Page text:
A multidimensional charade is taking place in Pakistan, and it is not an edifying sight. Pervez Musharraf has discarded his uniform and is trying to cling to power, whatever the cost.
So far it has been high: the dismissal of the Supreme Court judges and their replacement by stooges; police brutality against a strong lawyers' movement protesting the military assault on the judiciary; and the assassination of Benazir Bhutto, who had returned to Pakistan as part of an ill-judged deal brokered by the Bush Administration and its British acolytes.
Add to this the sad spectacle of supposedly reformist, Western-backed politicians assembling like old family retainers at the feudal home of the slain leader and rubber-stamping her political will: Bhutto's husband, Asif Ali Zardari, has become stopgap supremo till her 19-year-old son, Bilawal, can replace his late mother as chairperson-for-life. This farcical succession occurred in a party that was born in 1967 out of the mass struggle of disenfranchised students, workers, professionals and peasants for democracy and, yes, socialism. That is why it was named the Pakistan People's Party. Its trajectory encapsulates the crisis of democratic politics in Pakistan: a party is publicly expropriated and corrupted by a single faction from an old family; its members are treated like serfs; its weak-kneed leaders told to either accept their new overlords or find another vehicle for their ambitions. Where can they go?
The PPP's major rival, the Pakistan Muslim League, is hardly better. It is in the grip of the Sharif brothers. Patronized by the military and the state, they became very rich, which helped them to maintain their party and support. After Nawaz Sharif fell out with Musharraf and was toppled in the 1999 coup, he sought the protection of the Saudi royal family. Sporting Wahhabi headgear, he returned home in November with their support. It's bad enough having semipermanent military rule, but when the alternatives are deeply flawed booty politicians, what hope is there for this benighted land?
The roots of the problem go back to soon after the founding of the state, when the military-bureaucratic leaders decided at an early stage (1950) to become a US satrapy: the Dulles brothers saw to it that the new ally was locked into a network of cold war alliances. Henceforth, US global priorities determined Pakistan's foreign and domestic policies. Whenever there was the threat of a democratic victory by parties pledging to withdraw Pakistan from US security arrangements, Foggy Bottom would appeal directly to the Pakistani army. The coups d'état of 1958 and 1977 were greenlighted by Washington, with disastrous results. Then there was the trial and execution--privately approved by Washington--of democratically elected Zulfiqar Ali Bhutto, Benazir's father, by dictator Muhammad Zia ul-Haq; the creation of local state-backed jihadi groups to "liberate" Afghanistan from the Soviets; and the brutalization of the country's political culture with public floggings and hangings of criminals as well as activists.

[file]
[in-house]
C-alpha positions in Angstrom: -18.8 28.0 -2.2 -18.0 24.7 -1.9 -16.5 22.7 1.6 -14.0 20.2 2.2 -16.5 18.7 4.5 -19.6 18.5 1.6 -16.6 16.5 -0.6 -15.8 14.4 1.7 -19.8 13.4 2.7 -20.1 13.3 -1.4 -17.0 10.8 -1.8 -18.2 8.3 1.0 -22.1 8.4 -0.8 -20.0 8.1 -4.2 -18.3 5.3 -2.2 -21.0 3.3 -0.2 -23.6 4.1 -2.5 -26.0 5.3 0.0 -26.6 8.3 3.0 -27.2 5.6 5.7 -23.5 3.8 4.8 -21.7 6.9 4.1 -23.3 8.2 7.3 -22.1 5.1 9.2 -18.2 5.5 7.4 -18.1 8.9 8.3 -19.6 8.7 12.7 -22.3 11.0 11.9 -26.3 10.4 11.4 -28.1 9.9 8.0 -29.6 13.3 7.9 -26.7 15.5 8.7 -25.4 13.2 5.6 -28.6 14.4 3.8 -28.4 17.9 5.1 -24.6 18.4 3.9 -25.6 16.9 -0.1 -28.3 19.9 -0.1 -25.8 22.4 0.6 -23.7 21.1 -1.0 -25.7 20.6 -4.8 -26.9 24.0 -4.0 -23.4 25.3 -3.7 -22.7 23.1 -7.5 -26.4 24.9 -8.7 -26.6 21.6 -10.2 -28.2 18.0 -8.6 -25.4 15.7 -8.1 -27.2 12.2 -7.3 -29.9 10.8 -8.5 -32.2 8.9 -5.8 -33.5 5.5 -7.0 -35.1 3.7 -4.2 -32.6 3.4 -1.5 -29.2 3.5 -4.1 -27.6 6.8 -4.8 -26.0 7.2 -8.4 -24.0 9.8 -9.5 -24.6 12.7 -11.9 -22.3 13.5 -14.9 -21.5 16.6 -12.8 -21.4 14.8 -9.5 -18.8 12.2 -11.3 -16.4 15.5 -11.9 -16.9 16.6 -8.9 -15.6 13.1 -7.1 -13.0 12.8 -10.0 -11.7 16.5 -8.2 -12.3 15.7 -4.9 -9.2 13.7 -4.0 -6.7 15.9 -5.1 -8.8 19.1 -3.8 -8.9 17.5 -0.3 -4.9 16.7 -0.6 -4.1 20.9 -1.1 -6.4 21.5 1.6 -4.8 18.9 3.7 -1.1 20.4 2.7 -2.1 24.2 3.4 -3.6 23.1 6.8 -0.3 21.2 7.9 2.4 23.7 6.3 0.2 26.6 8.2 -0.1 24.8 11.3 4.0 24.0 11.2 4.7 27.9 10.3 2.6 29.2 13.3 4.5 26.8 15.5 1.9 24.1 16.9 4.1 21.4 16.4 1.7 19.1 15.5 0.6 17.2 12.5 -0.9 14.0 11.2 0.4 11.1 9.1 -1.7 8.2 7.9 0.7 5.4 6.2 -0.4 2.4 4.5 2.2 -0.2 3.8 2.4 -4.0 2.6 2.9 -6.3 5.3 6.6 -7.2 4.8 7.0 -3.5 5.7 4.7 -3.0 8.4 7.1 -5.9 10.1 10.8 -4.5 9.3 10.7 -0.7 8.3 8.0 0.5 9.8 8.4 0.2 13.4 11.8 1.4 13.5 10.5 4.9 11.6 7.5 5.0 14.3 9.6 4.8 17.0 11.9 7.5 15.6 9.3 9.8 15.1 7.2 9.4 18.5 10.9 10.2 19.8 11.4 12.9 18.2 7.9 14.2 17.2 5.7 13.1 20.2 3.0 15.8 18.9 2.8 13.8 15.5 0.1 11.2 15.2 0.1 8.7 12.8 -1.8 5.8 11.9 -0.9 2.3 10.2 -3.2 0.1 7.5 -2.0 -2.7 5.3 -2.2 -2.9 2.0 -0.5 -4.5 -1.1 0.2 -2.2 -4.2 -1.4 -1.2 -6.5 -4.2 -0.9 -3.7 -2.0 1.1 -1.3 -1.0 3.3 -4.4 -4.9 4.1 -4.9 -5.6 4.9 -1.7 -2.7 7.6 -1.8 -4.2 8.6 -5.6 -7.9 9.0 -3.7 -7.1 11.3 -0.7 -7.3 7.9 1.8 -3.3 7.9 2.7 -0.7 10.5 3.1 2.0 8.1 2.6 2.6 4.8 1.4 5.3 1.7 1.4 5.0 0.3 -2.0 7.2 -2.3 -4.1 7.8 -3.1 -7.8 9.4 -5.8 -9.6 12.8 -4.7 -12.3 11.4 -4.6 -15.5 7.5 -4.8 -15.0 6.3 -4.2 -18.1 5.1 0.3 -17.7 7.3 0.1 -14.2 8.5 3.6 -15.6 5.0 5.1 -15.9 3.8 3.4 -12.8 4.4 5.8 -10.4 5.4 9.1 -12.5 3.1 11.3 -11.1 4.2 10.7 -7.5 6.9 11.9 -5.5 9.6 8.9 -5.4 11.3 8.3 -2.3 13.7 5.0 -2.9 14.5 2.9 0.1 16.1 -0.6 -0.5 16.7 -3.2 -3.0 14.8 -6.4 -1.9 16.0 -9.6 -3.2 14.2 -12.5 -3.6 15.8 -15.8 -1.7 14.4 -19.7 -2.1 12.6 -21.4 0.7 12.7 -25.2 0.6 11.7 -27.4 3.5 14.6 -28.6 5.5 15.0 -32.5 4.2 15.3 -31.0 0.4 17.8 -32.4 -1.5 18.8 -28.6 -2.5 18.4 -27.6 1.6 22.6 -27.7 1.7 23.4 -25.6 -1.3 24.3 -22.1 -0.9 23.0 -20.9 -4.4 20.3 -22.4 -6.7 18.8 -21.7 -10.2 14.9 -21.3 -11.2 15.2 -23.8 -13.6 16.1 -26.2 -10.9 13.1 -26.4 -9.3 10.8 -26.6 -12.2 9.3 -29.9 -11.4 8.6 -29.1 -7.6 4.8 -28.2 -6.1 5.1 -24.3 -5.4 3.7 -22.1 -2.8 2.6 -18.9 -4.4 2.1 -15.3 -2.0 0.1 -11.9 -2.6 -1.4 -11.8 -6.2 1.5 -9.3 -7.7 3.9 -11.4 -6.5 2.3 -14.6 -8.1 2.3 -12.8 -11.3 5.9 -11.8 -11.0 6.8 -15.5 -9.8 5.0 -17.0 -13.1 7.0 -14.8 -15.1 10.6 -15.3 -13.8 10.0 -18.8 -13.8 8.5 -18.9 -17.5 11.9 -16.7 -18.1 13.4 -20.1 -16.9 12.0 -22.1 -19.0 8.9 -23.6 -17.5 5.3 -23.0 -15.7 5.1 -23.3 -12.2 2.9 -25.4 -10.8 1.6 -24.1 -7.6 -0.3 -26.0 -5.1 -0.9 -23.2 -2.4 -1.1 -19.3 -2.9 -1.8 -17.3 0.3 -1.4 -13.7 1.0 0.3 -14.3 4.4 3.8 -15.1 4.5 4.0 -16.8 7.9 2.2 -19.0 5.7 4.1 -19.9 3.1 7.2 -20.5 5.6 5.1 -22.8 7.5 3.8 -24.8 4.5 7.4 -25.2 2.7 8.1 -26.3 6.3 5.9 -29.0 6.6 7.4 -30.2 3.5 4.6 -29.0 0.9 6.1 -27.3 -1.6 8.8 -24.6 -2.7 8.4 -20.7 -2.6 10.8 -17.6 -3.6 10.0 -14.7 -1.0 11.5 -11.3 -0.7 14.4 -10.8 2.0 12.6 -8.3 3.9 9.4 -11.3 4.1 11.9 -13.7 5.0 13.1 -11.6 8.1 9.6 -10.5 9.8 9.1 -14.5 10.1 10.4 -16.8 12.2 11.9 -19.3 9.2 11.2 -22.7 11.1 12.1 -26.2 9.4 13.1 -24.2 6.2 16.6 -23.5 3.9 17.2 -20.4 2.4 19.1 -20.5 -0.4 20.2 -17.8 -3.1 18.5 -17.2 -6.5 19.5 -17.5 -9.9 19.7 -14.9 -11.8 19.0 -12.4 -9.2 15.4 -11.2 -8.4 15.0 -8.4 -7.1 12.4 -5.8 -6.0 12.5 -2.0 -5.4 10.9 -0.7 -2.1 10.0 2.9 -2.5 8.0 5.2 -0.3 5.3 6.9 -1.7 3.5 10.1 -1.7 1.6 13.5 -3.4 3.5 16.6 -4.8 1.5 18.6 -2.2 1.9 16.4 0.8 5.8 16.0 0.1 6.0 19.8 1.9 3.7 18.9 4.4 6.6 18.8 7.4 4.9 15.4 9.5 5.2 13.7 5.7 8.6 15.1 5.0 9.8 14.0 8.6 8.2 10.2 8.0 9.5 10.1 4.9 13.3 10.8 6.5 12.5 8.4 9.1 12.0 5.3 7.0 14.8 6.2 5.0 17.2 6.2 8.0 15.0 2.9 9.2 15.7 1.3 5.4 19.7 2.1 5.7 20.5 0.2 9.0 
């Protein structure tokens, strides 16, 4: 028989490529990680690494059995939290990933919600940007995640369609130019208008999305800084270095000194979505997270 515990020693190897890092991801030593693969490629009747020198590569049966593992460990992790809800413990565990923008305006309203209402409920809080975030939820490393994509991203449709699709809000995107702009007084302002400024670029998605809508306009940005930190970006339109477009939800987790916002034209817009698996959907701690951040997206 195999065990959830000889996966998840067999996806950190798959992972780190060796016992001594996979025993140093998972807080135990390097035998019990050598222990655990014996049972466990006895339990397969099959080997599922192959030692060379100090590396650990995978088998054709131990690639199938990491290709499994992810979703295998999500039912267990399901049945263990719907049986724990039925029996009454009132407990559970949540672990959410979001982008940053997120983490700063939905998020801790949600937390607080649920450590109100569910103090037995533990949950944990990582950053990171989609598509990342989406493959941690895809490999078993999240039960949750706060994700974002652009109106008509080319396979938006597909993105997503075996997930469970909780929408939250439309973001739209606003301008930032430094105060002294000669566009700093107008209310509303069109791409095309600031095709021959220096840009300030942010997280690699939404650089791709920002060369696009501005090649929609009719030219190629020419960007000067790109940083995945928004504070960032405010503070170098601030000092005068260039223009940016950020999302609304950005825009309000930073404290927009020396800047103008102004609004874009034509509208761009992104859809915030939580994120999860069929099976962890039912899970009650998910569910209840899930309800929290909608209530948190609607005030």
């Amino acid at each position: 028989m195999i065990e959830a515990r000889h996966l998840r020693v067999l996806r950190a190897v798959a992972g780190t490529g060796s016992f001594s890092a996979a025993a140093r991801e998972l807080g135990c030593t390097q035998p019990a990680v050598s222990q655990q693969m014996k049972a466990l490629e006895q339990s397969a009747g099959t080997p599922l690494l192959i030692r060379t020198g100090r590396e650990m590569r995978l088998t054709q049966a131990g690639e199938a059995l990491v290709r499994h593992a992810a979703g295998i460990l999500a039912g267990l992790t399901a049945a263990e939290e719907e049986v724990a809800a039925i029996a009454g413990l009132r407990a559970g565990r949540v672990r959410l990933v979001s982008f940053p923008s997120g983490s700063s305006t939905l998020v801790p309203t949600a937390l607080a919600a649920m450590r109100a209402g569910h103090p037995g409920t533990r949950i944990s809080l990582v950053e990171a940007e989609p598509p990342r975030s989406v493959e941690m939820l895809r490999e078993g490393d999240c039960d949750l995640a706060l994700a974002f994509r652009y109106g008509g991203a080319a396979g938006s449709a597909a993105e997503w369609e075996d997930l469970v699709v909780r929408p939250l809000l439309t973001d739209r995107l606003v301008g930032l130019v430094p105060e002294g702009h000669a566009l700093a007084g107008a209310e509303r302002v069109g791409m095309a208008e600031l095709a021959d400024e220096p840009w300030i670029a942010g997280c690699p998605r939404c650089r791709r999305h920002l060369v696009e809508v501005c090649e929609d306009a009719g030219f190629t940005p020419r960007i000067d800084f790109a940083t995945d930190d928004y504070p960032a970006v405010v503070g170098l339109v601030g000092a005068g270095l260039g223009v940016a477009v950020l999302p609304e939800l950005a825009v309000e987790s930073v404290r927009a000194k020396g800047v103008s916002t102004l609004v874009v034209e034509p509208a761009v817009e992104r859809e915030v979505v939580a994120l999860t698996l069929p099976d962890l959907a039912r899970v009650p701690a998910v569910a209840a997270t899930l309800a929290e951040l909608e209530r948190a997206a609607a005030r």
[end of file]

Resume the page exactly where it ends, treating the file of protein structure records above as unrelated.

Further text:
The ultimate consequences of the anti-Soviet jihad were America's turning a blind eye as General Zia hurriedly nuclearized the country, the attacks of 9/11 and the NATO occupation of Afghanistan, with the ensuing instability on Pakistan's northwest frontier. The post-cold war embargo designed to punish Pakistan for its possession of nuclear weapons proved ineffective, and all family tiffs were happily forgotten as the "war on terror" commenced. The balance sheet is dismal.
The instability in the border provinces is a direct result of the NATO occupation and war in Afghanistan, which has created a crisis of conscience inside the army. There is much unhappiness at being paid to kill fellow Muslims in the tribal areas that border Afghanistan. The arrogant and humiliating behavior of NATO soldiers has hardly helped matters in either country, and sending US troops to train the Pakistani military in counterinsurgency can only further inflame passions. Long-term stability in Afghanistan requires a regional agreement involving India, Russia, Iran and Pakistan and the withdrawal of all NATO troops.
As for Musharraf, he has failed as an effective US point man in Pakistan. The elections, now delayed until February 18, are likely to be fixed and will thus lack legitimacy. The general's failure to protect Benazir Bhutto has not gone down well in Washington. When Hillary Clinton and Joseph Biden cast doubt on the government's explanation for her killing, it's a sure sign that he could be heading for the dustbin.
There is a Pakistani solution to the current impasse: Musharraf's replacement by a less contentious figure, an all-party government to prepare for free elections, removal of all curbs on the media and reinstatement of the sacked Supreme Court judges so they can investigate Benazir Bhutto's murder without fear or favor. With the slow death of the PPP, the country also needs a genuine, radical democratic party that can respond to the social needs of the underprivileged majority and the expanding demands of civil society.
For its part, Washington should accept a self-denying ordinance: it should stop treating the Pakistani army as contract killers on a turbulent Afghan frontier, and it should refrain from encouraging military rule. This was never a panacea for the country's ills, and never can be. And Washington should encourage regional unity to solve political problems without resorting to force. Were it to do so, pigs would fly. Pakistan's dark night is far from over.